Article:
William Winslow recently had a pretty busy day for an 8-year-old, raising enough money and food to feed 16 kids for an entire year.


This past weekend, the second-grader at AB Combs Elementary in Raleigh, North Carolina, wrapped up his second annual food collection drive for BackPack Buddies, an interfaith food shuttle program providing low income students with healthy meals. William raised 3,300 pounds of food and $3,000, with donations still coming in.

He tells the Good News Blog that this is only the beginning.

“My dream is to do this worldwide,” William says. “I think that kids should do this to help other kids that don’t have enough.”

Astute and caring, William learned about child hunger in school and decided last year that he would find a way to do something about it. He asked his mother, Blythe Clifford, to drive him to a local grocery store so he could speak with the manager.

Though Clifford thought he was kidding, William surprised her.

“I asked the manager if I could stand outside and give out fliers,” he recalls. “He said he didn’t have enough time and I was like, ‘Come on, think about it. You get the money, I get the food.’ Then he said, ‘OK, sure.’”


William decided that the best course of action was to make a list of all the items BackPack Buddies needed, which included canned goods, oatmeal, and ramen, and ask people to purchase something in the store to return on their way out.

The plan worked. Last year, William and his team brought in 1,400 pounds of food and $300 in cash, and this year considerably more. The event took place last weekend at four local grocery stores and a Mexican restaurant, where William convinced the owners to reward everyone who brought in a can of food with a free cheese dip. He had over 50 volunteers assisting him, many of which were friends he trained himself.

“A lot of people think my husband and I are pushing him, but it’s actually the opposite,” Clifford remarks. “He’s pushing us.”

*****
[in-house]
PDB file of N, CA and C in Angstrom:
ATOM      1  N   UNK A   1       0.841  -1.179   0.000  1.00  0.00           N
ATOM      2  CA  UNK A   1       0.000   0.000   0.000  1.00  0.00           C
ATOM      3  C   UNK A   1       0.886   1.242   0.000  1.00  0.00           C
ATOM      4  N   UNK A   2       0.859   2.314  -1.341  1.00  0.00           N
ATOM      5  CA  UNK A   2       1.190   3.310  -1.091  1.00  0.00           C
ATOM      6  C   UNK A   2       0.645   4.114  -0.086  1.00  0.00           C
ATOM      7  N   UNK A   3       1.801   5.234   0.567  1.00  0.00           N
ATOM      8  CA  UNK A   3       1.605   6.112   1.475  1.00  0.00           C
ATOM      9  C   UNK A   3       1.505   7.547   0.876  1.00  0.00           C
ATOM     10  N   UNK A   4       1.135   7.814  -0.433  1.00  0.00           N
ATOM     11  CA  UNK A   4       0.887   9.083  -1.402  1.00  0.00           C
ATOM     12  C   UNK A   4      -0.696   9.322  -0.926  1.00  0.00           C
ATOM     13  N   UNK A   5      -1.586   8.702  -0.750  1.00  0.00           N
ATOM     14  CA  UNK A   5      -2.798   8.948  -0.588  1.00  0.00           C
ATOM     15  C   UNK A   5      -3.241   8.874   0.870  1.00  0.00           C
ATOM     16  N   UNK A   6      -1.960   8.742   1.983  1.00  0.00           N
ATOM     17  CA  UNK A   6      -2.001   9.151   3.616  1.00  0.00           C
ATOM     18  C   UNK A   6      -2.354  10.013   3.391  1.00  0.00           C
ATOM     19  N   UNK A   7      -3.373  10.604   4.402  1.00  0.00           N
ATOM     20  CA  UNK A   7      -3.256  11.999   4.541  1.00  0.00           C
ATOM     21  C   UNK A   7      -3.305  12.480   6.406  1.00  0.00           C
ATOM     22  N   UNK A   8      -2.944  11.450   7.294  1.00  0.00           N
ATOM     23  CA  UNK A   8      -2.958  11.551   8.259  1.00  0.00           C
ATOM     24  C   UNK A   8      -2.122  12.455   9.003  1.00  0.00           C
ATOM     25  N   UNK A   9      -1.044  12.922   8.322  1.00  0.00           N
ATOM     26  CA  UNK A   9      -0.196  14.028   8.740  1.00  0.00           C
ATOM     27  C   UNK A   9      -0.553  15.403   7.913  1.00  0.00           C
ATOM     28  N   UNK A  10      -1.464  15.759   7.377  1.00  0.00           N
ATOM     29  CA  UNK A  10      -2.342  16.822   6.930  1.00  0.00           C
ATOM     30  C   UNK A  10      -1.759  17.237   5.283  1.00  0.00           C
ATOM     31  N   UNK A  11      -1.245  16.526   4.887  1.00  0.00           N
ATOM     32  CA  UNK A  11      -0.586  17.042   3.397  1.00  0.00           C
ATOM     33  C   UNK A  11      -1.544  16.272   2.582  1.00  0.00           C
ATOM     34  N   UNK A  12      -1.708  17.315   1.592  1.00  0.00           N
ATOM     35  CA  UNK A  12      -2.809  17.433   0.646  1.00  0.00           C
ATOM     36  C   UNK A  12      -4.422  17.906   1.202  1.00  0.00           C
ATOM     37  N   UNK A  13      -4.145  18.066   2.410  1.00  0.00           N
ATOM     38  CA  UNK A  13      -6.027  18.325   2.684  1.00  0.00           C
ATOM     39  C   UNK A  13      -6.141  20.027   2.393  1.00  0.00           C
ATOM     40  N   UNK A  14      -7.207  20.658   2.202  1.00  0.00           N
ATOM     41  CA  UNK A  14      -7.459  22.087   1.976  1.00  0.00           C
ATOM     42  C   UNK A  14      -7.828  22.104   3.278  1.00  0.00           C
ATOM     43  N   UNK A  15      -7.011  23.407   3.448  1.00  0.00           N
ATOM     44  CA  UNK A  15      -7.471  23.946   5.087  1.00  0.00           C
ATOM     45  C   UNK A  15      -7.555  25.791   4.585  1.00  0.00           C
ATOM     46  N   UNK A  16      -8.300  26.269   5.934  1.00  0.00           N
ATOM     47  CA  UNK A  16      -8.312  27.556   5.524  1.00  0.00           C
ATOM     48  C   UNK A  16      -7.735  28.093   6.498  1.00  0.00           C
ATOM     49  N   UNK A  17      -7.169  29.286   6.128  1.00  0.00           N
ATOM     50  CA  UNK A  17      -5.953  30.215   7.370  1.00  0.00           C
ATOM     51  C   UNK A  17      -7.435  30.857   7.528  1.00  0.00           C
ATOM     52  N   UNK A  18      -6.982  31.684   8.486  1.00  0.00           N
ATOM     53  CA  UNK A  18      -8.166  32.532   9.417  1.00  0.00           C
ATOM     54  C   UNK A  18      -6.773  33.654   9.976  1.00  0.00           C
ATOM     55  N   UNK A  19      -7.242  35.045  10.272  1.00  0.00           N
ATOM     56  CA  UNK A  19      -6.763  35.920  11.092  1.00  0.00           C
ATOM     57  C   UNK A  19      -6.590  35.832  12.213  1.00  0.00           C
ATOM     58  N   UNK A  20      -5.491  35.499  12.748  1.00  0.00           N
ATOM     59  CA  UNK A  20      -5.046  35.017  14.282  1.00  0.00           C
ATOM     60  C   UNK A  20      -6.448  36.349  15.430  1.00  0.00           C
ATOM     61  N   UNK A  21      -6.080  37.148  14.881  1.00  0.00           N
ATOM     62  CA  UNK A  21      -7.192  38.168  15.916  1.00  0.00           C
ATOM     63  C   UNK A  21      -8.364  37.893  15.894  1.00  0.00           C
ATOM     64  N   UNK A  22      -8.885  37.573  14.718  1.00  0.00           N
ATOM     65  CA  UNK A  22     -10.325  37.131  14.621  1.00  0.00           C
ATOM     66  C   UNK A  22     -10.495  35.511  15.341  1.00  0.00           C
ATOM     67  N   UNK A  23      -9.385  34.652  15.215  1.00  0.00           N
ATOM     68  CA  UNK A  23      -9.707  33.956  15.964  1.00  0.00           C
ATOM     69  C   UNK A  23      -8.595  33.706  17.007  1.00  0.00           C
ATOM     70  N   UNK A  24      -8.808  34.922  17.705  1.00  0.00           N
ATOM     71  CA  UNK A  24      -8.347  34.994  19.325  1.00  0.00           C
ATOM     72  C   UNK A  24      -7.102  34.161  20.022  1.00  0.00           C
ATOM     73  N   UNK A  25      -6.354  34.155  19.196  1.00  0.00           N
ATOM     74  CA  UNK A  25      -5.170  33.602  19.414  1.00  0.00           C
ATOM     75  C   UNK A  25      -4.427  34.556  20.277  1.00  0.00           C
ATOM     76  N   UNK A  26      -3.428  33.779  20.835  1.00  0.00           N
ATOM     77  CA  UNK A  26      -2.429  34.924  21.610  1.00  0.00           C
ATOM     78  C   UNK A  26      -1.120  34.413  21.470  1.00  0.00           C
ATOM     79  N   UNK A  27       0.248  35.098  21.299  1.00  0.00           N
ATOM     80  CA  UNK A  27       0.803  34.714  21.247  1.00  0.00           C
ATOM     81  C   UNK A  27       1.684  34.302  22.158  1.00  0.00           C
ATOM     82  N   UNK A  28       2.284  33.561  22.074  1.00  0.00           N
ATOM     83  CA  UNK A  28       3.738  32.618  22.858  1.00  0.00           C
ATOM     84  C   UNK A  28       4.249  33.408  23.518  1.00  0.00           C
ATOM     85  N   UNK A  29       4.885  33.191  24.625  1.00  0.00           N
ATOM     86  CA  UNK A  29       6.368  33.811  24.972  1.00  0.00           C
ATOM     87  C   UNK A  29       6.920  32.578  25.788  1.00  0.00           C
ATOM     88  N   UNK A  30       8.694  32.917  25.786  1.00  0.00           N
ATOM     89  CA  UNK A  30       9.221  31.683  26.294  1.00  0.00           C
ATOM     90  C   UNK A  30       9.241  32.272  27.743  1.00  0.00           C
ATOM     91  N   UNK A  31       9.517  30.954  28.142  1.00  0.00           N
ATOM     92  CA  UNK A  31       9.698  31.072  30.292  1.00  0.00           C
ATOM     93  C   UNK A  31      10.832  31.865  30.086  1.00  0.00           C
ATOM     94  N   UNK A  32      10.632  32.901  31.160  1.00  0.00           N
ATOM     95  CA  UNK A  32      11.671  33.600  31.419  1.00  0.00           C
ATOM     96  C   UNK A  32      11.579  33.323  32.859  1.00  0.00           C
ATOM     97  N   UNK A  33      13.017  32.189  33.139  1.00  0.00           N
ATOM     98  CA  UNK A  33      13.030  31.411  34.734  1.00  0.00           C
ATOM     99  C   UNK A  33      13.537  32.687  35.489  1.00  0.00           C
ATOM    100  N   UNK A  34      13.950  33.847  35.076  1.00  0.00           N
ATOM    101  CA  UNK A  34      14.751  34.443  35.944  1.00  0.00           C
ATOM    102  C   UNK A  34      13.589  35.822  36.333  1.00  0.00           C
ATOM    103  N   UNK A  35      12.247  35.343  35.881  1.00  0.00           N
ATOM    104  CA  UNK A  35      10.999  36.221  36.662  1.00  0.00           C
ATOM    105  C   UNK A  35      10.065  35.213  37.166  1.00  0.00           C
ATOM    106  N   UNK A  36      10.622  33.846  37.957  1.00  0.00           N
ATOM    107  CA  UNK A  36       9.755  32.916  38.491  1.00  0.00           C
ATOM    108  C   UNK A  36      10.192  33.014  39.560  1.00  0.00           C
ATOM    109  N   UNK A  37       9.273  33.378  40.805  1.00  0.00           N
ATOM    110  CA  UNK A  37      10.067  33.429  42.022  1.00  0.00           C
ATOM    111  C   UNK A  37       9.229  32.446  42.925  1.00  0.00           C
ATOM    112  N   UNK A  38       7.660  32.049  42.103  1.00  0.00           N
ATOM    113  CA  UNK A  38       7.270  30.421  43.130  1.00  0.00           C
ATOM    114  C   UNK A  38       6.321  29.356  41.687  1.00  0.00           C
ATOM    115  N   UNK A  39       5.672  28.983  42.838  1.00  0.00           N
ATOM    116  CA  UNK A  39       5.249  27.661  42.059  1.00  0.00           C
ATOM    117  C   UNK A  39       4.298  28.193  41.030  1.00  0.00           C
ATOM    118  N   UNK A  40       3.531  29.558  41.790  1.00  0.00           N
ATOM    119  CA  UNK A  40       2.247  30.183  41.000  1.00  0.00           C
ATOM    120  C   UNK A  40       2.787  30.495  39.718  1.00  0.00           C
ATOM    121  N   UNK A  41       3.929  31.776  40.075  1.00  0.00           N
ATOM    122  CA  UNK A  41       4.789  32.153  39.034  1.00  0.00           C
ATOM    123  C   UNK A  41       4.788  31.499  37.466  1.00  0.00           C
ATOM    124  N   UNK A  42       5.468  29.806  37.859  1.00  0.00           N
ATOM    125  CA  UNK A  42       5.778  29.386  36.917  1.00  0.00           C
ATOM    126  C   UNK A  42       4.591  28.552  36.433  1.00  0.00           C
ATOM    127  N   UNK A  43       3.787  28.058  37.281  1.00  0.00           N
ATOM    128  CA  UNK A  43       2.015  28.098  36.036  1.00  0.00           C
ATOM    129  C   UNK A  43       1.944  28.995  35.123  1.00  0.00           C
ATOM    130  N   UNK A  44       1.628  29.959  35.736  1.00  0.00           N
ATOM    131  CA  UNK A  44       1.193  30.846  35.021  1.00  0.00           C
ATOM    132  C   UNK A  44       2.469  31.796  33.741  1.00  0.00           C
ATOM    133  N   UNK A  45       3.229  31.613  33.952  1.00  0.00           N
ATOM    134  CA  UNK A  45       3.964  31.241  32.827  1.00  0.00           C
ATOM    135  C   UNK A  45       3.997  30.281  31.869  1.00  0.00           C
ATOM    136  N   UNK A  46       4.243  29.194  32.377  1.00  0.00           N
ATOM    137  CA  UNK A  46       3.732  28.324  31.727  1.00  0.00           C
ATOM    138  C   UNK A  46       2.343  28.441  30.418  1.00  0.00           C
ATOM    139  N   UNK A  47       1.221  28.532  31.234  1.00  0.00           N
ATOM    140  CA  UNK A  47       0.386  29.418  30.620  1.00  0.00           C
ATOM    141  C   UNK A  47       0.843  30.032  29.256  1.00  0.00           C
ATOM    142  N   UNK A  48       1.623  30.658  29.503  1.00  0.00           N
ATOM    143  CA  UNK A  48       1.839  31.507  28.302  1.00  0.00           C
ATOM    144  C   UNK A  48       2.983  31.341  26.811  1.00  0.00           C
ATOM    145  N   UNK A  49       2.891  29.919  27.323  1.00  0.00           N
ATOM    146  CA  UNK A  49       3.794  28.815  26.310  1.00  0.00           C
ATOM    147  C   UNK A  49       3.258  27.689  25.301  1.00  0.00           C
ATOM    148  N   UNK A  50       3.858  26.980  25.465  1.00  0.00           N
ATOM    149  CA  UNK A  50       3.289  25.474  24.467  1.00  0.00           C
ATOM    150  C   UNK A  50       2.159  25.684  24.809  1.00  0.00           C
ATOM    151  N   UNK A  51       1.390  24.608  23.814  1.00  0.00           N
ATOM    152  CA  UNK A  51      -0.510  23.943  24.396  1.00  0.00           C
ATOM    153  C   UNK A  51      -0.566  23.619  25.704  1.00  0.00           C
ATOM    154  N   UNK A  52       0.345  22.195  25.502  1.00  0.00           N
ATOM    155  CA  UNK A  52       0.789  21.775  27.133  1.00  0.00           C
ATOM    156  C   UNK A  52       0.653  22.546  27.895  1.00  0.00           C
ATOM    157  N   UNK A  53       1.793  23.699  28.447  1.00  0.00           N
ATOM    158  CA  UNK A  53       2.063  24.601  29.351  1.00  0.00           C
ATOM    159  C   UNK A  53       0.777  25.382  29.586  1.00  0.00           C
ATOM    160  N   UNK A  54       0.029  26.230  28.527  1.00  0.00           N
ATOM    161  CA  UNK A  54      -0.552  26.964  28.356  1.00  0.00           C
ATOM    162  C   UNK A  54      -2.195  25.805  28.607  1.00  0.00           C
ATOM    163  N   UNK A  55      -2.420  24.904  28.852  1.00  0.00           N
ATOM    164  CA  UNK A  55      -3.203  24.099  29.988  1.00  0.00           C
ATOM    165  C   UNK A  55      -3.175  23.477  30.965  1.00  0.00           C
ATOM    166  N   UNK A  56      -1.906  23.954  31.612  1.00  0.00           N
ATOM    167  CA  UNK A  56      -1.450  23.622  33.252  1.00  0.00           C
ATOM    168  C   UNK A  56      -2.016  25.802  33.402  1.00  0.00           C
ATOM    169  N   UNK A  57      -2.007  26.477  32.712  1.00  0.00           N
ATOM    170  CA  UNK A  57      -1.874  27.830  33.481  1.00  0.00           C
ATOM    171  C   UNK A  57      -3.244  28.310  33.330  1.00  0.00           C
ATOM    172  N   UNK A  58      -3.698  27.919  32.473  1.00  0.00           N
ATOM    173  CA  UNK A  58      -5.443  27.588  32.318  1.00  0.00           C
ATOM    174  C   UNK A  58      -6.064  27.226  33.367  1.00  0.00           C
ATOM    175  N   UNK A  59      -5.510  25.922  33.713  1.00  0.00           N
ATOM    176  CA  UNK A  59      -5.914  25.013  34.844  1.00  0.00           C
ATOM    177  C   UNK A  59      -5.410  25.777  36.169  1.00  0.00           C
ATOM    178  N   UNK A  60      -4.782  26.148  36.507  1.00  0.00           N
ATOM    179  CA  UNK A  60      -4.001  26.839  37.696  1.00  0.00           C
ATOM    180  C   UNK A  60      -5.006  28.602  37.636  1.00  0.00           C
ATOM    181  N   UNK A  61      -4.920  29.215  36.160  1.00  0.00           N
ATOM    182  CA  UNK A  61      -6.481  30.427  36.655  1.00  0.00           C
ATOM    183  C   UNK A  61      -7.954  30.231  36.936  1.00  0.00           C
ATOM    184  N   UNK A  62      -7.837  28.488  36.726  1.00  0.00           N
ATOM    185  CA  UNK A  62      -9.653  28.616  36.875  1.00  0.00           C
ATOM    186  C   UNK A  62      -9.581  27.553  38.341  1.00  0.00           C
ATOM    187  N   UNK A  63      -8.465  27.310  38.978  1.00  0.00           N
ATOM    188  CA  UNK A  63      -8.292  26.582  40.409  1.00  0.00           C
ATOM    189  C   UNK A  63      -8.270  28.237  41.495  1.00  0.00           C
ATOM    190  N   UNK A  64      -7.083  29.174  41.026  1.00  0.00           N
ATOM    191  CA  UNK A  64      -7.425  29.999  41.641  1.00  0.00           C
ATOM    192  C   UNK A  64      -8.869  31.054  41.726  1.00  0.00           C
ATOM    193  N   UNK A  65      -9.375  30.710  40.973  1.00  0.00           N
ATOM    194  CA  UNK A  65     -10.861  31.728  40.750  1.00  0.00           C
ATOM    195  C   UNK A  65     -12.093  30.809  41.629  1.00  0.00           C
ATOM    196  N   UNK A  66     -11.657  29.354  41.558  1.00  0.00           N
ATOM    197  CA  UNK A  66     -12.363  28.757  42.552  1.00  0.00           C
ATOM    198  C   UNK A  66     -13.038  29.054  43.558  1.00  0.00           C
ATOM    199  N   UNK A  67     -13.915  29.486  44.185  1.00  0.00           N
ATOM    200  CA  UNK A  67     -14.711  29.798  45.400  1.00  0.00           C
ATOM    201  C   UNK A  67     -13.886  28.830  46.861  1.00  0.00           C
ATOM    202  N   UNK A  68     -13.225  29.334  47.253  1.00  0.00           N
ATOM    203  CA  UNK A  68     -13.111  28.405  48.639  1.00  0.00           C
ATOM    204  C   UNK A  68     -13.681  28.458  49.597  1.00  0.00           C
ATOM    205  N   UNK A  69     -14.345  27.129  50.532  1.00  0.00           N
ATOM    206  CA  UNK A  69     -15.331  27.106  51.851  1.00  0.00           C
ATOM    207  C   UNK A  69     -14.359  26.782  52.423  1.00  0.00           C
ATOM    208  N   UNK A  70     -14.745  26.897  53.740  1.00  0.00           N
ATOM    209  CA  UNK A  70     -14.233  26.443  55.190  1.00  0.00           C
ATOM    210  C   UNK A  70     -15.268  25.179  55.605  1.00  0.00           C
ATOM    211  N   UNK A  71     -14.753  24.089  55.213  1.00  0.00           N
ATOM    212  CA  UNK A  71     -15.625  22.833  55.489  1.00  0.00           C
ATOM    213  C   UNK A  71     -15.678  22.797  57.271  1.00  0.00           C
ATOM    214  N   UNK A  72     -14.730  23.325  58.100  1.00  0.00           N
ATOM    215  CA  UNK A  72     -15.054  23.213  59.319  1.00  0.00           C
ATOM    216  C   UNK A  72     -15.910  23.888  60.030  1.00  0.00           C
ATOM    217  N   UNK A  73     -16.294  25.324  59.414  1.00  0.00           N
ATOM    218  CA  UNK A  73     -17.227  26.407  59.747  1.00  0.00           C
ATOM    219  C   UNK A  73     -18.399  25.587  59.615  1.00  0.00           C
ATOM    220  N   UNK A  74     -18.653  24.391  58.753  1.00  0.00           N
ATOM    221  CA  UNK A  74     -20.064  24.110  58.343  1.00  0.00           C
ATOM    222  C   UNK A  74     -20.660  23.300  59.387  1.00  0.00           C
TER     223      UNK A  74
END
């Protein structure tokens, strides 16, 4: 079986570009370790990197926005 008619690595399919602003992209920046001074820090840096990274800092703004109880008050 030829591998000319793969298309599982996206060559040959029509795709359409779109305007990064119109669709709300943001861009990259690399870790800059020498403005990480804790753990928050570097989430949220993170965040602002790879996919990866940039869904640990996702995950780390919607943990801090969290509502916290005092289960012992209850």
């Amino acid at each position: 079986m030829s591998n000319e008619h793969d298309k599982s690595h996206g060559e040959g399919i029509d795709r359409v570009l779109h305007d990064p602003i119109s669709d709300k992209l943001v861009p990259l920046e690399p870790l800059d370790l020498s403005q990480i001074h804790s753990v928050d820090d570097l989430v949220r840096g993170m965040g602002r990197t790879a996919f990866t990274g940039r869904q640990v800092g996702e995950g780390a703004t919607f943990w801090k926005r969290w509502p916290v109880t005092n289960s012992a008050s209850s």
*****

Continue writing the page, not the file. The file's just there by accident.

In fact, William’s hope is that he can one day get a warehouse to be able to bring in even more food, and that maybe he’ll find himself doing something like this for a living.

He recently was awarded a $500 grant from the Sodexo Foundation, nonprofit focused on fighting childhood hunger, and his mother says plans are already in the works to take the program to a regional level next year.

“I think I raised so much because I care about it so much,” William notes. “It makes me really happy.”

Clifford adds, “I don’t think he even understands the depth of what he’s been able to do.”

You can find out more about William’s mission at The Food Drive Kid.

Found this story on

BBETTERDAILY: Belief Transforms Into Reality

Breaking the four-minute barrier was first achieved on 6 May 1954, by Englishman Roger Bannister. He didn’t hold the title alone for very long. Just two months later, two more  runners ran the distance of one mile in under four minutes. It has now become the standard and almost every athlete is familiar with the term; the four-minute mile is the act of completing the mile run (1,760 yards) in less than four minutes. Achieved first by Bannister in 3:59.4. The “four-minute barrier” has since been broken by many athletes. In the last 50 years the mile record has been lowered by almost 17 seconds. Running a mile in four minutes translates to a speed of 15 miles per hour (24.14 km/h, or 2:29.13 per kilometer, or 14.91 seconds per 100 meters).

This story is significant because it has been the example used in various industries to demonstrate the impact that belief has on one’s success or failure. It shows that until Bannister thought about it obsessively and ultimately achieved running a mile in under 4 mins, nobody believed it could be done. Once they saw that it was in fact possible, people’s belief level went up and runners began doing it all the time, to the point where it has become the standard time a true runner must meet in order to go pro. What do people doubt you can do? Or better yet, what do you believe you can do? Doubters are merely motivators- Roger Bannister them!